A new report from the Australian Institute of Health and Welfare shows increases in emergency department visits for respiratory problems and sales of asthma medication in regions affected by the 2019–20 bushfires
The report, Australian bushfires 2019–20: Exploring the short-term health impacts, examines some of the short-term health impacts of the devastating bushfires, focusing on the period from September 2019 through to March 2020.
The report brings together data from NSW emergency departments, air quality monitoring, GP visits, Medicare-subsidised respiratory testing, and pharmaceutical sales data from all states and territories.
“The smoke-related health costs of the 2019–20 bushfire season have been estimated by researchers at the University of Tasmania to be $1.95 billion,” said AIHW spokesperson Richard Juckes.
Analysis of pharmaceutical sales data revealed that sales and dispensing of asthma reliever medications, including salbutamol, increased in bushfire-affected regions.
“Sales data from pharmacies showed large increases in sales of inhalers for shortness of breath corresponding with the spread of bushfires throughout the bushfire season when compared with the same weeks in the previous year,” the report notes.
In the Coffs Harbour – Grafton region, there were increases of 70% and 43% in sales of inhalers for shortness of breath for the weeks beginning 10 November and 17 November 2019, respectively.
Similarly, in the week beginning 29 December 2019, there was a 63% increase in the ACT region.
Visits to NSW hospital emergency departments for respiratory conditions increased in the 2019–20 bushfire season, compared to 2018–19.
“Some areas of NSW were affected more than others, with emergency department visits rising by more than 50% in the Capital Region (includes Bateman’s Bay) during times of peak bushfire activity, and 86% in the Riverina region,” Mr Juckes said.
Some areas of Australia experienced worse air quality than others—Canberra residents experienced the worst air quality in the Territory’s history, and on some days, the worst recorded air quality in the world.
“In the week beginning 5 January 2020, hourly PM2.5 concentrations at the Canberra-based Florey air quality monitoring station reached 2,496µg/m3—hourly readings of 300 and above are considered ‘extremely poor’,” Mr Juckes said.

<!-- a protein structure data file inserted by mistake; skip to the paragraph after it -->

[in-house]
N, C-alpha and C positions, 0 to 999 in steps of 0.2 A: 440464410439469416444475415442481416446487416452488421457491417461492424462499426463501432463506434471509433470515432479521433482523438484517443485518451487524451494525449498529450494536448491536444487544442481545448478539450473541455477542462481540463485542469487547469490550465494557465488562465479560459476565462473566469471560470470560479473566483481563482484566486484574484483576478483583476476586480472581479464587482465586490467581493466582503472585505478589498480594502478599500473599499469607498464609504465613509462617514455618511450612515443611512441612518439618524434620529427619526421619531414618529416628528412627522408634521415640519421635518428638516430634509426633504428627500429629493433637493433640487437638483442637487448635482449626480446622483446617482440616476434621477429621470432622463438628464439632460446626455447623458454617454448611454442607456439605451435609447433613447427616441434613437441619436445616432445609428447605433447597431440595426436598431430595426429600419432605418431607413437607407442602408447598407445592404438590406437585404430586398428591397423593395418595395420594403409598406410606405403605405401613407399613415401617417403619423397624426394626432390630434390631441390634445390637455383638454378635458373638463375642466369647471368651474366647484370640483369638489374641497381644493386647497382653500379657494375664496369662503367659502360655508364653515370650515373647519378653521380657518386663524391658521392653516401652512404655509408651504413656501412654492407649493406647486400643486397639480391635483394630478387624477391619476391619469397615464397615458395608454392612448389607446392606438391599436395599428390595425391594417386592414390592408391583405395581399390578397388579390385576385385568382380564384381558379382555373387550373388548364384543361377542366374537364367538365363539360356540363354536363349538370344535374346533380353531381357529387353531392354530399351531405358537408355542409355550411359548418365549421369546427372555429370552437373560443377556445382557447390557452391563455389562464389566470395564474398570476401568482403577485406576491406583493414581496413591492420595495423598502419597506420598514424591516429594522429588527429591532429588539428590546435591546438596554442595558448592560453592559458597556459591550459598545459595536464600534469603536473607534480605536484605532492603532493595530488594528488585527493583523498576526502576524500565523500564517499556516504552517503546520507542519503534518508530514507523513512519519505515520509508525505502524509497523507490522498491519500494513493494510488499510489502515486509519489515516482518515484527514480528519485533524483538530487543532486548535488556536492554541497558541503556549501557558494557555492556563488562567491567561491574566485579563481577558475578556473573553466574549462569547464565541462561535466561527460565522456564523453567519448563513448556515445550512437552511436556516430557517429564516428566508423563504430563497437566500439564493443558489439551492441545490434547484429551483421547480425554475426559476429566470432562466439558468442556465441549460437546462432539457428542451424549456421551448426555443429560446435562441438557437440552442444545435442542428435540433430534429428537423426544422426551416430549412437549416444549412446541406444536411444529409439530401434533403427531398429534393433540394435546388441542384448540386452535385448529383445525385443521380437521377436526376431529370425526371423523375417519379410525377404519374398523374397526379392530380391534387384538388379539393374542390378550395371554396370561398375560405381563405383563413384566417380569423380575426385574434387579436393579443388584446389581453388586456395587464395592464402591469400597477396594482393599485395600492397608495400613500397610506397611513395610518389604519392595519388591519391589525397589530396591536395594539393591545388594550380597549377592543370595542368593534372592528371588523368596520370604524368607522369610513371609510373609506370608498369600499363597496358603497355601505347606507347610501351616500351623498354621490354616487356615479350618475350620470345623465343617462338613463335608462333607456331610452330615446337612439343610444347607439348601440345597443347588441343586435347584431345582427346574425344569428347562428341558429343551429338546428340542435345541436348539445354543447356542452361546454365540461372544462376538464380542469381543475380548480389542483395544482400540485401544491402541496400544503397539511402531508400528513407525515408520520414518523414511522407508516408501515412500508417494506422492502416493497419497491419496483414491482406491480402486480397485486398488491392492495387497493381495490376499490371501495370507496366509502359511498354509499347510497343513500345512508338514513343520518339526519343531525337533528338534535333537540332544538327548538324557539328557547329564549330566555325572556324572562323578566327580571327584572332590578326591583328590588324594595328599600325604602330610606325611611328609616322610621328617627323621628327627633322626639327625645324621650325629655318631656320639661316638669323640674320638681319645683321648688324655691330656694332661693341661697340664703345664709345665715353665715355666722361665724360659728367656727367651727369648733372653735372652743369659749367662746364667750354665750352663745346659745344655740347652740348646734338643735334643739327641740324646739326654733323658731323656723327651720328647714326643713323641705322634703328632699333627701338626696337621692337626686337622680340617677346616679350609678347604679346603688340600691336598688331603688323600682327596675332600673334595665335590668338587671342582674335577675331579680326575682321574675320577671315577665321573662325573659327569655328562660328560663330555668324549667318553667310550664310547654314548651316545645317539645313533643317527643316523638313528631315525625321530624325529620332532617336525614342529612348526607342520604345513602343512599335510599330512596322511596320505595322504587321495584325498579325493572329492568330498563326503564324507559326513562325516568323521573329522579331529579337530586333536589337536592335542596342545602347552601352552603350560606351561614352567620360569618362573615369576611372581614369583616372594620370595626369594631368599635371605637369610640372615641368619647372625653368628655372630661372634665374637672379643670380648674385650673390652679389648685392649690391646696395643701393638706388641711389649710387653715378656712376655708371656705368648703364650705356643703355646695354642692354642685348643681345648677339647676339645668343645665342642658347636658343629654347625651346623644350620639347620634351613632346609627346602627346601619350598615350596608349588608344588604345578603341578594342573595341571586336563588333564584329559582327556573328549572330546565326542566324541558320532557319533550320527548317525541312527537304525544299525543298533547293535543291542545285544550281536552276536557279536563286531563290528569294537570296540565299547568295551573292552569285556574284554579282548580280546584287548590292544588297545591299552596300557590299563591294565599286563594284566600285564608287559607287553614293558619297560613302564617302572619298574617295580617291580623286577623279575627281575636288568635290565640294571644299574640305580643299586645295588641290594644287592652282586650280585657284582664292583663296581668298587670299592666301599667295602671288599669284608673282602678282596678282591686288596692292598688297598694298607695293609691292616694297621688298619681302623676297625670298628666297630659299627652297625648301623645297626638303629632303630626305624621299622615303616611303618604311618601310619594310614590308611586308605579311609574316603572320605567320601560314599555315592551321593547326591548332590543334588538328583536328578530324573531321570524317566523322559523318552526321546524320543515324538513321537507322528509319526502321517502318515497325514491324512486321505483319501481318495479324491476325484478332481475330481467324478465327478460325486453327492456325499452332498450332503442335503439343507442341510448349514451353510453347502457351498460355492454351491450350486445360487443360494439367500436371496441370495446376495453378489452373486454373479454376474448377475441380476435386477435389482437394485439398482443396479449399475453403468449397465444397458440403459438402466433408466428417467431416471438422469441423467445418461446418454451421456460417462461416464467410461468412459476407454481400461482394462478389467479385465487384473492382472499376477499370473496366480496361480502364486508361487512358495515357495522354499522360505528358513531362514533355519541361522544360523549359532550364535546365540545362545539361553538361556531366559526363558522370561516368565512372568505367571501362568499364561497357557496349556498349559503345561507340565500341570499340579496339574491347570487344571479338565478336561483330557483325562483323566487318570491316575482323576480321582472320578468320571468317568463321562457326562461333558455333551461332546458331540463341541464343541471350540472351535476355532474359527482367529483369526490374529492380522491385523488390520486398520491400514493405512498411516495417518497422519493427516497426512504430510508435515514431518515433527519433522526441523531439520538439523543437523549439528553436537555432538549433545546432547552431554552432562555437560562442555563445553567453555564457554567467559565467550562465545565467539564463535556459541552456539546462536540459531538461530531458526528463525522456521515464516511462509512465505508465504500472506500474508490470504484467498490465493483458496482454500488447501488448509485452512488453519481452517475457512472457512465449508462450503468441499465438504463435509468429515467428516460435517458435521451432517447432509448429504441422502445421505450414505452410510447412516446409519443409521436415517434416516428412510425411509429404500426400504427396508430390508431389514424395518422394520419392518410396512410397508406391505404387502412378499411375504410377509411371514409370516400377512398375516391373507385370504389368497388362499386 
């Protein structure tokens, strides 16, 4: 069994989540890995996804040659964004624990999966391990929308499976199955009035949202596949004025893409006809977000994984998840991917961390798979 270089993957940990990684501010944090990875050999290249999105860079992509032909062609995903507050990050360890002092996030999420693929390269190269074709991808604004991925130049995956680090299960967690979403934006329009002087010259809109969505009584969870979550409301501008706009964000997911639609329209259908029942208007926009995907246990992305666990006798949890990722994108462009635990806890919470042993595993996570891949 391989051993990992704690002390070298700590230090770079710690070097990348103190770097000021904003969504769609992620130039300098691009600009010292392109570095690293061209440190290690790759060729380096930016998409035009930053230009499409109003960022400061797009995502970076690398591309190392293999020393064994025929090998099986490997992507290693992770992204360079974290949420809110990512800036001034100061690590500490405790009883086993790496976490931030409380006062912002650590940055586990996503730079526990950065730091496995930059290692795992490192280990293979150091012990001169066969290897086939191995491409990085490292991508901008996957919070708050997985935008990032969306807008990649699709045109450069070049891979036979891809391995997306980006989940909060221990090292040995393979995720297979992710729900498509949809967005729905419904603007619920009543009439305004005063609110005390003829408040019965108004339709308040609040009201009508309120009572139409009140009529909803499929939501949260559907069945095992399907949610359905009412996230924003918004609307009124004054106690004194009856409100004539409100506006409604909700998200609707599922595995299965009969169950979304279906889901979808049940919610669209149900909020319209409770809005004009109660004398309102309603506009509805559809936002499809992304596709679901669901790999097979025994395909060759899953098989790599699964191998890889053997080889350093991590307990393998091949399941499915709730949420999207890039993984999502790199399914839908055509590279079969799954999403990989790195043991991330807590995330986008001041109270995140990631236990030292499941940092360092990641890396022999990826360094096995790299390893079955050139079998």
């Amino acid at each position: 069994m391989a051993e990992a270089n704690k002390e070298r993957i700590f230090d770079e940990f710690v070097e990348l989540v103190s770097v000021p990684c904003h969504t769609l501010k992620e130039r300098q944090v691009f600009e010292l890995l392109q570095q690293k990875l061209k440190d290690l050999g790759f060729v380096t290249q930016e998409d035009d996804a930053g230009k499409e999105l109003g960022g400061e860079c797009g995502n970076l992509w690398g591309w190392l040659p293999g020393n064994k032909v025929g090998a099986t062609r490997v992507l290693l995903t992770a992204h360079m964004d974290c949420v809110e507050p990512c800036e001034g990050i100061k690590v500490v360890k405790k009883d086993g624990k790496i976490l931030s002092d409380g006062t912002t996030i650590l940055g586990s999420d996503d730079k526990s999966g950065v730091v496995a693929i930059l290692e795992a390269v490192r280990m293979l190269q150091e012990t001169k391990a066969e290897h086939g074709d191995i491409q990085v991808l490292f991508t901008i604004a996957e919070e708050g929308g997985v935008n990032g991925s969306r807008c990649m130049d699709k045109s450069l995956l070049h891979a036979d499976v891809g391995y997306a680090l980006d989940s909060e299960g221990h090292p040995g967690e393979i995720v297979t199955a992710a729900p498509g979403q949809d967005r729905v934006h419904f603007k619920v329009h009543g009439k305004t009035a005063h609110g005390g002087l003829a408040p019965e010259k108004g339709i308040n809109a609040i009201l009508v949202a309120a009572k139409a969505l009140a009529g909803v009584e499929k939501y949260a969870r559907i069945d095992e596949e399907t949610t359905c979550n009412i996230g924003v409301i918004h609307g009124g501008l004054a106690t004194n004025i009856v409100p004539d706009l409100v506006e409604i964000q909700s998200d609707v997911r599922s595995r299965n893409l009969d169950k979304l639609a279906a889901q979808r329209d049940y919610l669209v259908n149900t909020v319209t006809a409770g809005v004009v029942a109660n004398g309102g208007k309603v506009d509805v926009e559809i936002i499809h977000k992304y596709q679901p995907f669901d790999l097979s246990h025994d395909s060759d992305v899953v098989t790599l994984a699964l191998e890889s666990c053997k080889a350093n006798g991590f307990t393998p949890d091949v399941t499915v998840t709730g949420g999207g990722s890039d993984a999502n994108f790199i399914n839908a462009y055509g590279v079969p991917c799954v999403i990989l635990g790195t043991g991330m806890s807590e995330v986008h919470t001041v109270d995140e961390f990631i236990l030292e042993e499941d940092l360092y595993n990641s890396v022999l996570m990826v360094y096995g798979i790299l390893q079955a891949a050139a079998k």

During this most polluted week between January 5 and 11, sales of inhalers for shortness of breath jumped 204.3% on the previous year in the ACT, and inhalants and andrenergics for obstructive airway diseases 90.08%.
The experience of the ACT was singled out as a case study when looking at the effect of bushfire smoke.
“The poor air quality affected much of the Territory’s population, but the effect of smoke on local hospitals and patients was of particular concern,” the report notes.
“Documents released under the Freedom of Information Act 1982 (Cwlth) described staff across a number of hospital and health services experiencing ‘difficulty breathing and dizziness’ caused by smoke entering buildings, and reported that the air in some indoor areas was ‘virtually unbreathable’.
“Smoke also infiltrated critical care areas of the Canberra Hospital; between 6–8 January 2020, PM2.5 levels in some areas catering to high-risk patients ranged from ‘unhealthy for sensitive groups’ to ‘unhealthy for all’ according to Territory standards (that is, from 40 to 160μg/m3).
“A range of sterile medical equipment was affected or damaged by smoke infiltration and had to be removed from hospitals, and magnetic resonance imaging equipment was rendered inoperative by smoke damage.”
At the time, Samantha Kourtis, proprietor of the Charnwood Capital Chemist in Canberra’s north, told the AJP that her patients were affected by anxiety and other mental health responses to the crisis as much as they were the smoke itself.
She said she had never seen such demand as there was for masks at the time (before the COVID-19 pandemic sparked a similar run).
The report cites a survey by Asthma Australia conducted between December 2019 and January 2020 which found that 94% of participants with asthma reported symptoms; 70% of participants without asthma also reported respiratory symptoms.
“Increasing use of reliever inhaler” was the most common action taken by people with asthma to relieve their symptoms during the bushfire season.
“More serious action was also required: people with asthma were found to be four times as likely as those without asthma to attend an emergency department or be hospitalised (Asthma Australia 2020).”
In response to the AIHW report, Professor Brian Oliver, who leads the Respiratory Molecular Pathogenesis Group at the University of Technology Sydney and the Woolcock Institute, said that for many people working in this area, the report is likely to confirm previous analyses.
“One surprising feature highlighted by the report was the increased sales of inhalers, which are used to manage shortness of breath,” he said.
“The report did not examine who was buying these inhalers: was this people with pre-existing lung diseases buying life-saving medications, or was this people panic buying as we have seen with COVID-19?
“Prescriptions for the same medication also increased during the same period, so at least some proportion was related to medical need.
“The other feature of the 2019-2020 bushfire season was, fortunately, lower adverse health effects than we might have predicted.
“The report indicates that the likely reason was good public awareness (via media awareness) leading to avoidance.”